In real applications, models are not completely known since relevant parameters (deterministic or stochastic) are subject to uncertainty and indetermination. Accordingly, for practical purposes, robust analytical and computational methods are needed, allowing to control not only a given realization of the model but also to deal with parameter-dependent families of systems in a stable, robust and computationally efficient way.
This issue requires the development of specific new analytical and numerical tools and constitutes one of our major objectives. We mainly focus on the deterministic setting, although our techniques can also be adapted to stochastic and random models.
Averaged control is a first important concept that aims to control the averaged dynamics. This is often a challenging issue since the model governing the evolution of the averaged dynamics is usually hard to be determined and may change type with respect to the original parameter-depending dynamics. Furthermore, in some practical applications, averaged control turns out to be insufficient since it does not guarantee to control the variance of the states. New techniques are needed to guarantee the efficient control of the system for all the realizations of the parameter values.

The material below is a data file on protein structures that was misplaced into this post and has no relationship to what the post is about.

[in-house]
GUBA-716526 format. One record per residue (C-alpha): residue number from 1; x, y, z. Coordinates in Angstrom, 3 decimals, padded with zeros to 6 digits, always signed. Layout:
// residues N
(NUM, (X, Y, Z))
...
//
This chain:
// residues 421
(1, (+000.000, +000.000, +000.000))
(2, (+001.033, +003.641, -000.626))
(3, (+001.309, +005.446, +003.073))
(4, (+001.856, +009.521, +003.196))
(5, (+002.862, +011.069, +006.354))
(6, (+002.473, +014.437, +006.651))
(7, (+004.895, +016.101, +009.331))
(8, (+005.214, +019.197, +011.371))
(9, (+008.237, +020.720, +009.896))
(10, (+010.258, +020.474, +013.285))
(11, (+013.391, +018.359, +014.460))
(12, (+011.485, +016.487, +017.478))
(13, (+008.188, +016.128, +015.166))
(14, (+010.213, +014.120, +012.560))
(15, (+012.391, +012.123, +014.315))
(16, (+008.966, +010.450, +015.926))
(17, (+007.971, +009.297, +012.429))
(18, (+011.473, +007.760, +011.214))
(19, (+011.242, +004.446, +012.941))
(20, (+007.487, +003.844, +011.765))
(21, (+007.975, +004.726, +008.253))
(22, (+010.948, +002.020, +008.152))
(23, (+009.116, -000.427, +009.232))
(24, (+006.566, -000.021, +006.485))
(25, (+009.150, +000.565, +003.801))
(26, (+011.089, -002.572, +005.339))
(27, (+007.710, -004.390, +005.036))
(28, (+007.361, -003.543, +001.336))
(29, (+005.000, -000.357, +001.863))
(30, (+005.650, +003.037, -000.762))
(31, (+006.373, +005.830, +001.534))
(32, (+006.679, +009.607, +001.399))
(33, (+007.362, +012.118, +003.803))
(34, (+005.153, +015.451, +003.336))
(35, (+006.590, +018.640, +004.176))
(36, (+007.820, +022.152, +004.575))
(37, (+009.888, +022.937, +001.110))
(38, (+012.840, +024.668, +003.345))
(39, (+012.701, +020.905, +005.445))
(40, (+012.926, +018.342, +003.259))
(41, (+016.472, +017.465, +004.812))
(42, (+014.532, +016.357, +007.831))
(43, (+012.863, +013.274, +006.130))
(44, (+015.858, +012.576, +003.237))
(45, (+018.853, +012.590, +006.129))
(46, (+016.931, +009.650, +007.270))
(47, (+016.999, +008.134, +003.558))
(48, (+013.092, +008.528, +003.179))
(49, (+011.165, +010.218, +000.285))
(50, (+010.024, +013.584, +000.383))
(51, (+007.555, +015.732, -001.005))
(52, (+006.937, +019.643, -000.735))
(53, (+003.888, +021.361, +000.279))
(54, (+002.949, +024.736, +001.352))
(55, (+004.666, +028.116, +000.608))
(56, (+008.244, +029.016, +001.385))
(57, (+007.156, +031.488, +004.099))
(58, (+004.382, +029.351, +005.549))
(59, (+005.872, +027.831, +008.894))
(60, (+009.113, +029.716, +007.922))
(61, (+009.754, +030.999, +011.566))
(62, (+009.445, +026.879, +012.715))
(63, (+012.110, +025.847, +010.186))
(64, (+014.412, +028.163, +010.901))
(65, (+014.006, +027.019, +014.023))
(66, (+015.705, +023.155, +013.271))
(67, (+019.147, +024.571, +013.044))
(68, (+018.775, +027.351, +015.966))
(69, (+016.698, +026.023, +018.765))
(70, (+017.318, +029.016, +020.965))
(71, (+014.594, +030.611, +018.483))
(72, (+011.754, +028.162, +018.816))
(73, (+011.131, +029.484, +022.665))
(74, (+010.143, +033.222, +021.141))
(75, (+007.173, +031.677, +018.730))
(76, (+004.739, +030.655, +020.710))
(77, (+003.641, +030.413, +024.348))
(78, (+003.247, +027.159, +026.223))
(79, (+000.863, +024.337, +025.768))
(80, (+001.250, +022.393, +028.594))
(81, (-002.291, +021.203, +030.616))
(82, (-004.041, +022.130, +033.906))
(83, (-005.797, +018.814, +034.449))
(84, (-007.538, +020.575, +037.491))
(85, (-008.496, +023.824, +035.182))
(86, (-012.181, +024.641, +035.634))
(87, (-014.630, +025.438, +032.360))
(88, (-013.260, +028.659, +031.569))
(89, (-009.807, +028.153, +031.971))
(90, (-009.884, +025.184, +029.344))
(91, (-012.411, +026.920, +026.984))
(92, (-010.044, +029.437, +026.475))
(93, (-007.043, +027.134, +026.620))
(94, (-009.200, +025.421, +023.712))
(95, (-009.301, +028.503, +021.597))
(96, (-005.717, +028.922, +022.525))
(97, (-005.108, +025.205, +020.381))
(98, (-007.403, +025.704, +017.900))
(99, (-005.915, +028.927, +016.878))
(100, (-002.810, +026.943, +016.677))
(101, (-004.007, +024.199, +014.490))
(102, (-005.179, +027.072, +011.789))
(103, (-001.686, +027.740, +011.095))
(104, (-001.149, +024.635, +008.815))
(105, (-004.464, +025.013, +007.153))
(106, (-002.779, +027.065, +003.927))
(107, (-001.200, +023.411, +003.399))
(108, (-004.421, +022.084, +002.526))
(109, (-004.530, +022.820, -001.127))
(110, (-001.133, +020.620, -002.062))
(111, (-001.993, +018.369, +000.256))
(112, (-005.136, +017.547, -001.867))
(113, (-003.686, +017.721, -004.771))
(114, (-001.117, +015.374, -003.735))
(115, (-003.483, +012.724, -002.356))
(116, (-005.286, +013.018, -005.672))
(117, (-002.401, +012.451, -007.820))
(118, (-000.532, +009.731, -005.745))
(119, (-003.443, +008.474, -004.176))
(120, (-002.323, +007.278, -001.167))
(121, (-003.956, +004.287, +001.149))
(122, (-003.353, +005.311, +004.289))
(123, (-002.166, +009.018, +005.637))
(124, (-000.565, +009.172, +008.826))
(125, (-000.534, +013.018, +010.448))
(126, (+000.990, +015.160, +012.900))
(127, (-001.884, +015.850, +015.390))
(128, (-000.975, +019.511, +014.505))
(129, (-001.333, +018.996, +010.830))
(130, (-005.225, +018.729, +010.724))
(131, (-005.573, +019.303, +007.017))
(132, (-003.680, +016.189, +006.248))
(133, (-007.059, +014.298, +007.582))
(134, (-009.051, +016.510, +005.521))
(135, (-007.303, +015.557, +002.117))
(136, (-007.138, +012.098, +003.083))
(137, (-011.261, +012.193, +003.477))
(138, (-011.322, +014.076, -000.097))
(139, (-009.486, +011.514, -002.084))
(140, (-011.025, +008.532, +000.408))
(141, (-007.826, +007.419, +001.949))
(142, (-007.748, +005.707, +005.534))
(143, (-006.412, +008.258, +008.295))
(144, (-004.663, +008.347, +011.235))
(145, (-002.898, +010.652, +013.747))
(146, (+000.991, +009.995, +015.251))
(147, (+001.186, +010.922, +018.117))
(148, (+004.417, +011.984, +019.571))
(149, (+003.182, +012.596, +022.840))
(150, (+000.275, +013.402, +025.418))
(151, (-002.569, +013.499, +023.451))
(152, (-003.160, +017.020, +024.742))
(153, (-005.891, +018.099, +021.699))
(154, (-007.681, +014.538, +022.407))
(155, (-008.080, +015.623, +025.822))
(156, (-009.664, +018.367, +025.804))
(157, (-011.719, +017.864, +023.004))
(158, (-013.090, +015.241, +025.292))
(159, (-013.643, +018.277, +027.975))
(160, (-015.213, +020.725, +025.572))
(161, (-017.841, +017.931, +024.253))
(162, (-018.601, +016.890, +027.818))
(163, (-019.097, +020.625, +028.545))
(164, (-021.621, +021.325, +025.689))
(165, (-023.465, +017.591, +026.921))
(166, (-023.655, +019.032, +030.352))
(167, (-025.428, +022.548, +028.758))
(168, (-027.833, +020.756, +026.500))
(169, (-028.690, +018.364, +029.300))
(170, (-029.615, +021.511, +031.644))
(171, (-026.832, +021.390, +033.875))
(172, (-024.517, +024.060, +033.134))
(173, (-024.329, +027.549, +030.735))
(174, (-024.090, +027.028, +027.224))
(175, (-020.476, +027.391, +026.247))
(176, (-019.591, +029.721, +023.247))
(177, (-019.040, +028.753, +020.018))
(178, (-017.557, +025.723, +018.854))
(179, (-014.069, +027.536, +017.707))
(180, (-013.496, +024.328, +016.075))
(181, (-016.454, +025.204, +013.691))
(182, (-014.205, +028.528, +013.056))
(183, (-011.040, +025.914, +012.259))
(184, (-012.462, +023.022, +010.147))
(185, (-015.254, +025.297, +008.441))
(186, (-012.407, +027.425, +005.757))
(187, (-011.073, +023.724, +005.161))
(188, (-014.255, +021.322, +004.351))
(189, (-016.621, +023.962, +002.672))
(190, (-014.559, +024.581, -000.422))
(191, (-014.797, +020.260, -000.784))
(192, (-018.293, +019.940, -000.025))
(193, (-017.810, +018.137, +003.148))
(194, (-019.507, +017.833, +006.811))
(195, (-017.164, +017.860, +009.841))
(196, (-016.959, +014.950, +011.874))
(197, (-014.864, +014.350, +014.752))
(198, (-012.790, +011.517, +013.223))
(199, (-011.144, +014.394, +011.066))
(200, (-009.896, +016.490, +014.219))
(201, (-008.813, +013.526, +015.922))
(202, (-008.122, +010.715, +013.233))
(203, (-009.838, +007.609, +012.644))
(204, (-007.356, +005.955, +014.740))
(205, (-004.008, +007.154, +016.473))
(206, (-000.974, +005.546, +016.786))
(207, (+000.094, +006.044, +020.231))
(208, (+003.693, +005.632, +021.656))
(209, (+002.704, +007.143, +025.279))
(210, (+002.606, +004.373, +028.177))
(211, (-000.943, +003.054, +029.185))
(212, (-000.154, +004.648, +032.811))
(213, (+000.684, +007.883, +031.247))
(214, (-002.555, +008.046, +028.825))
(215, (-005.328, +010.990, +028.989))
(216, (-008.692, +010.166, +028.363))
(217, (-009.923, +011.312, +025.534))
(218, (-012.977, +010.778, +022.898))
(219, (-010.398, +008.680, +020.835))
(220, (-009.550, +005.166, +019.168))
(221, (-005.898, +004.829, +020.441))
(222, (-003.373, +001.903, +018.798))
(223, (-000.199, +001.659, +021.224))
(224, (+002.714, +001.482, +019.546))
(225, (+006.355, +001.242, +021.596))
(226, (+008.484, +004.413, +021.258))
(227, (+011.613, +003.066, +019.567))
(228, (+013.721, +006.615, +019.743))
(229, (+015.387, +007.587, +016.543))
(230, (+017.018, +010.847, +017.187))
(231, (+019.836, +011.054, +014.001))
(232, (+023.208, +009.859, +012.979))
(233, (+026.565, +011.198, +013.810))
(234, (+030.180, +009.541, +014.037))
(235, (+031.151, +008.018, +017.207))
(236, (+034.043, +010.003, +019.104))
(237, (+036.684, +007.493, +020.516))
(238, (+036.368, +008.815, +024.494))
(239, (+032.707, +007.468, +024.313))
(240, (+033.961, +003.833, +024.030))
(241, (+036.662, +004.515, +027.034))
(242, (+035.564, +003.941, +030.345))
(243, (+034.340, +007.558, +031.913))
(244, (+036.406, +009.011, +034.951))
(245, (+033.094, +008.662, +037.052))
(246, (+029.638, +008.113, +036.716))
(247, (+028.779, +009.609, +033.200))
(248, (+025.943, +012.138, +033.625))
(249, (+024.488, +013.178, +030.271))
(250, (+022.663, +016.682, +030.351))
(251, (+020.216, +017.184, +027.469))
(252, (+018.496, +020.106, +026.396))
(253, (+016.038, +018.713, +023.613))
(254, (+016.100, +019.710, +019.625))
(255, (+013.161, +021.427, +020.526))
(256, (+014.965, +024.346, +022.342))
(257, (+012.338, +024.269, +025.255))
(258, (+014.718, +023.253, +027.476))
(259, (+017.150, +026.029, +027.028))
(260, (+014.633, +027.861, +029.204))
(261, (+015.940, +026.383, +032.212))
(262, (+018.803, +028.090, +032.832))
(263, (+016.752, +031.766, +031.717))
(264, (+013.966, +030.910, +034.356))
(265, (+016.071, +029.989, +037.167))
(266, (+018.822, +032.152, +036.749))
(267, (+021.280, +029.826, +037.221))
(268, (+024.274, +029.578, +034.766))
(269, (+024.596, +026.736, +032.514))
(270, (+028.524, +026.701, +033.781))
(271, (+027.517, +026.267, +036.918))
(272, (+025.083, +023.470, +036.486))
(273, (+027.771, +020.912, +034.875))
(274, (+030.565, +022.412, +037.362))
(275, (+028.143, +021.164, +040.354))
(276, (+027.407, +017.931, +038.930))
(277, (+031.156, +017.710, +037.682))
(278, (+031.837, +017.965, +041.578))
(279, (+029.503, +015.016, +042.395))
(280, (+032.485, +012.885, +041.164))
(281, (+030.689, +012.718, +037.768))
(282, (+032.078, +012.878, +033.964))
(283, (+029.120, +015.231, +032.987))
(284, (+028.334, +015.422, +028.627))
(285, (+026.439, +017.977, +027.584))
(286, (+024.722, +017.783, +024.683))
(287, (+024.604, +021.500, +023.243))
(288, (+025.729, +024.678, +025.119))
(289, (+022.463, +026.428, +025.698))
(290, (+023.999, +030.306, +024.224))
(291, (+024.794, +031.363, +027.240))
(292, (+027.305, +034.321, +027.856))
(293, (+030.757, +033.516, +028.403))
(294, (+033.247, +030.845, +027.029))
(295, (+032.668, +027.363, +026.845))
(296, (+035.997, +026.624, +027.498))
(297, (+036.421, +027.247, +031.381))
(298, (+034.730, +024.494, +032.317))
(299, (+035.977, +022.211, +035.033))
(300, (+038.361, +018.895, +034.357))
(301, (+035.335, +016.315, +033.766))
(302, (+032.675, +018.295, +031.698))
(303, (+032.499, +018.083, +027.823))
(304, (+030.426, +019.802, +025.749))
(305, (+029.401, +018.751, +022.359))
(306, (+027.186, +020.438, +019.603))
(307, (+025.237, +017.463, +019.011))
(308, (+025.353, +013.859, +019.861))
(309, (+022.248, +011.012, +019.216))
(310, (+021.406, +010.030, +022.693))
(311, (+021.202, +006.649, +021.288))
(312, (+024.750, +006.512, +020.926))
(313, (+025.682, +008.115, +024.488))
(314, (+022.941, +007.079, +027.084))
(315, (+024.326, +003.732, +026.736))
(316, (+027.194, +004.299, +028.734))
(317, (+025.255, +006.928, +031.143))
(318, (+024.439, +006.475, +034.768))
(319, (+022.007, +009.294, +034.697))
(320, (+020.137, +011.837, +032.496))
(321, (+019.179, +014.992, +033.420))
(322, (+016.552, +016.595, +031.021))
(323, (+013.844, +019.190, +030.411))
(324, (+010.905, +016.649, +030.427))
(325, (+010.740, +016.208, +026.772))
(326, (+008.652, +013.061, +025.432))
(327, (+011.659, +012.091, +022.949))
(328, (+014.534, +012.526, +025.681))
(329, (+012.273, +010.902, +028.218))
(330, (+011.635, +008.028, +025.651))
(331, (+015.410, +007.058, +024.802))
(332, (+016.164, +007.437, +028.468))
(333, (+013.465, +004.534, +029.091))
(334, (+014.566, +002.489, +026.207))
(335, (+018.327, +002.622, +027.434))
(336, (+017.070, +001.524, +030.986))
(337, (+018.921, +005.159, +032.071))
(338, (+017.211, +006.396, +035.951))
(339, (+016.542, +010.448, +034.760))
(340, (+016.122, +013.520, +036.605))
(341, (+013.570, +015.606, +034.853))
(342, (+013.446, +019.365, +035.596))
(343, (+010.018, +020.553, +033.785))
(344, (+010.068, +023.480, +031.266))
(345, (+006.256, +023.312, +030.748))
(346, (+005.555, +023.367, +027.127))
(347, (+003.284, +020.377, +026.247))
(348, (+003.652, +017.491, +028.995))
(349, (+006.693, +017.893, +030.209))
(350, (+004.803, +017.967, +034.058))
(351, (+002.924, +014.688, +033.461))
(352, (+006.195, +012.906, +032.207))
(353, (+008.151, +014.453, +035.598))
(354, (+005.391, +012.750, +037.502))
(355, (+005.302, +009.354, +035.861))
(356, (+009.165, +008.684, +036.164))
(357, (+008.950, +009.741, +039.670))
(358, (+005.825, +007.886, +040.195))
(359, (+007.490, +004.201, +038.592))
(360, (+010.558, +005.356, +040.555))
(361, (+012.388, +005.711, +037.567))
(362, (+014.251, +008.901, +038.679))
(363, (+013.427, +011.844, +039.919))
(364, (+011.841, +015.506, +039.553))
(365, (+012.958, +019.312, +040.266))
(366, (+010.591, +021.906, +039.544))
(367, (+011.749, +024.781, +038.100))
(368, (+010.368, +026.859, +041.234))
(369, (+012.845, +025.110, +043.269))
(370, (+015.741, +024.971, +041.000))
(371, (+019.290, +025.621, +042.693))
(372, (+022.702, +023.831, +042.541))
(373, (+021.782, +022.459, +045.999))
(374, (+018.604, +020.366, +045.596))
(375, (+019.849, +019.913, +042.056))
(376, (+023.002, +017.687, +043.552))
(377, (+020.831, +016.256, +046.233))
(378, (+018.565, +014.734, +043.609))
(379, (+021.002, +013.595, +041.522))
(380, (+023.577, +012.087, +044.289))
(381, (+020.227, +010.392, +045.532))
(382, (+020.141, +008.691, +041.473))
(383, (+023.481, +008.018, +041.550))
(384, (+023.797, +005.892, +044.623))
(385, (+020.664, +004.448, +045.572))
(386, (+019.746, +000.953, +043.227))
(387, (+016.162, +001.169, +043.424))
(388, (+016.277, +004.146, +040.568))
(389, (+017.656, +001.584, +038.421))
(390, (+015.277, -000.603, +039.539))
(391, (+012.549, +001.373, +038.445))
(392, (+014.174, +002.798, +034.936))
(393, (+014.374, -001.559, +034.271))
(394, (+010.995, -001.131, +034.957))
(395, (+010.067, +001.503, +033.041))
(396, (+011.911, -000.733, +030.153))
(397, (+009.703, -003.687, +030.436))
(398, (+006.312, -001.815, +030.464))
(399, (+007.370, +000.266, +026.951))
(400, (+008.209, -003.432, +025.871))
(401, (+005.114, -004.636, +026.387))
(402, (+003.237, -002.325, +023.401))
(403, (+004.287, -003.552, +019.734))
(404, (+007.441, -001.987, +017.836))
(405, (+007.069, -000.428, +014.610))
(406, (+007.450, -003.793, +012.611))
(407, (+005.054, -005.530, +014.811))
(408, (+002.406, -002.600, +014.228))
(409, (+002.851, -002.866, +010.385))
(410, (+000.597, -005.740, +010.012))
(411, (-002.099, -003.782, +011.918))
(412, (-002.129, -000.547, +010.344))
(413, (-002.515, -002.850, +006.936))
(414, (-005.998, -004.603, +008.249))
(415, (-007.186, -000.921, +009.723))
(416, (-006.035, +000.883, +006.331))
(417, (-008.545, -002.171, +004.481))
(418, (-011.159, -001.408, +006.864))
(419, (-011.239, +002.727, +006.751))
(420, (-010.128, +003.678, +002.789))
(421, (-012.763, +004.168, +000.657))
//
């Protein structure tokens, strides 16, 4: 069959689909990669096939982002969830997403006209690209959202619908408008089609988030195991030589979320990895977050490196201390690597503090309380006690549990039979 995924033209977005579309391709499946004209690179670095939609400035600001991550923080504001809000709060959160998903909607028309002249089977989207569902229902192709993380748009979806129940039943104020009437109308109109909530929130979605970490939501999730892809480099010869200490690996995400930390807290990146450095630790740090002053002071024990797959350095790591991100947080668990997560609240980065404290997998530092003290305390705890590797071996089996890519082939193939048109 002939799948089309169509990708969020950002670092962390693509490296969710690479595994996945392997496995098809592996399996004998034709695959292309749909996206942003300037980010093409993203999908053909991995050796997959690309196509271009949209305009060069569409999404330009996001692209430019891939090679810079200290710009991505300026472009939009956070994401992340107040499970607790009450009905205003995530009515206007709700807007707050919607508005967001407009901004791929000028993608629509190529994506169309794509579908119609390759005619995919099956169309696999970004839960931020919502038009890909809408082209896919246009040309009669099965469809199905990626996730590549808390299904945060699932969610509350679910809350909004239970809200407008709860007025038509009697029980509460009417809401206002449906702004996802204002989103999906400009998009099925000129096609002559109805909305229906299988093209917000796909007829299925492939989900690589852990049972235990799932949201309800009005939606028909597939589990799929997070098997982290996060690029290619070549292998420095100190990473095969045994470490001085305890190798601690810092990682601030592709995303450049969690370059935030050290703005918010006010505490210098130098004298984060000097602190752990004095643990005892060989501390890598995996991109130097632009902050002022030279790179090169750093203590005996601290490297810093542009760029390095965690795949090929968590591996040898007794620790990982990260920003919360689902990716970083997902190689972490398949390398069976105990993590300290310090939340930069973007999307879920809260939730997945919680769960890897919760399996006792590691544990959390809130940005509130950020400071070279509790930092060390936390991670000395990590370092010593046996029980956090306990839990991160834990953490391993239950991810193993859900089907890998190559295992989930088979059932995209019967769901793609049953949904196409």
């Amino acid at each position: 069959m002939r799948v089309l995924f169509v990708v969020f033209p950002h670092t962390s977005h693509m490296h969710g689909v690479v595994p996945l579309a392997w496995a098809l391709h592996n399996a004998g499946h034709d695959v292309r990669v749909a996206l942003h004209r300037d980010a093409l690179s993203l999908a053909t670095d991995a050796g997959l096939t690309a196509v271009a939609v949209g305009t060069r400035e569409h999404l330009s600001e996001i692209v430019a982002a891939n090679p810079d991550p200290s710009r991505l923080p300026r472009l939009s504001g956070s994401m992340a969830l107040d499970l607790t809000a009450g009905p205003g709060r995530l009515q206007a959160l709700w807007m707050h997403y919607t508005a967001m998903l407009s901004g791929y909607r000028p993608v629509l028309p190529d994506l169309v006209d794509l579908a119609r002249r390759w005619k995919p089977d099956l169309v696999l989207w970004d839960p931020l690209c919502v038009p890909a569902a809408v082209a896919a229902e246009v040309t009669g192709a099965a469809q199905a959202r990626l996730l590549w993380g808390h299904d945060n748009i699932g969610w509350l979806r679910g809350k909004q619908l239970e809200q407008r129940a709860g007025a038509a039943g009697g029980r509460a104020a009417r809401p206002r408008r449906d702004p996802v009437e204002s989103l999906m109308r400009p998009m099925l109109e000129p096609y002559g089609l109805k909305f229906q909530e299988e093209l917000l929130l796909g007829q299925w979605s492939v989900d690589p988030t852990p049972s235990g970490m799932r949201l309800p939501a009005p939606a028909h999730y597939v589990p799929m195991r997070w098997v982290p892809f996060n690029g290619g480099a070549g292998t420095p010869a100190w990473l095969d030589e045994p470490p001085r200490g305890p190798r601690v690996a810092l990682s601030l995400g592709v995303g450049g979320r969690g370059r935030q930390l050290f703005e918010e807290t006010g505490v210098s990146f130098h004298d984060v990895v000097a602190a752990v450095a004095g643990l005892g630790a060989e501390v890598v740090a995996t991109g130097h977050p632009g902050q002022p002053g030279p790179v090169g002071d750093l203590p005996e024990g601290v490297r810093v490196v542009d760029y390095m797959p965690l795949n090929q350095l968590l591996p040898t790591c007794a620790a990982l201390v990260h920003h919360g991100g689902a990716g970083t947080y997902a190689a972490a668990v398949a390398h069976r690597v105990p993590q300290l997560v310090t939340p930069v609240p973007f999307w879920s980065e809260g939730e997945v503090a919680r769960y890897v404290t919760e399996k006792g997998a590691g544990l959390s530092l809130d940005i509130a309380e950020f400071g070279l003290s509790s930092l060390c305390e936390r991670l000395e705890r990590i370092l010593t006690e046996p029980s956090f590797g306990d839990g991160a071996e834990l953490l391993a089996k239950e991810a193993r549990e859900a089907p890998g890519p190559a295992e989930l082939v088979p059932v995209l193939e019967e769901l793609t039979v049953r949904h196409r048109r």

We aim to adapt the existing techniques of reduced modelling and nonlinear approximation by exploiting the notion of sparsity, in order to build optimal methods (with respect to the computational cost and complexity) for controlling parameter-dependent PDEs in a robust manner. To this end, we rely on the use of greedy and weak-greedy algorithms to identify the most meaningful realizations of the parameters and L^1 minimisation to search for impulsional controls.
For doing this we view the parameter-dependent family of controls and controlled solutions as a manifold in the product control/state space.
These techniques are applied and tested in some classical benchmark control problems for parabolic and hyperbolic PDEs, but can also be adapted to more challenging problems as the optimal location of controllers and actuators.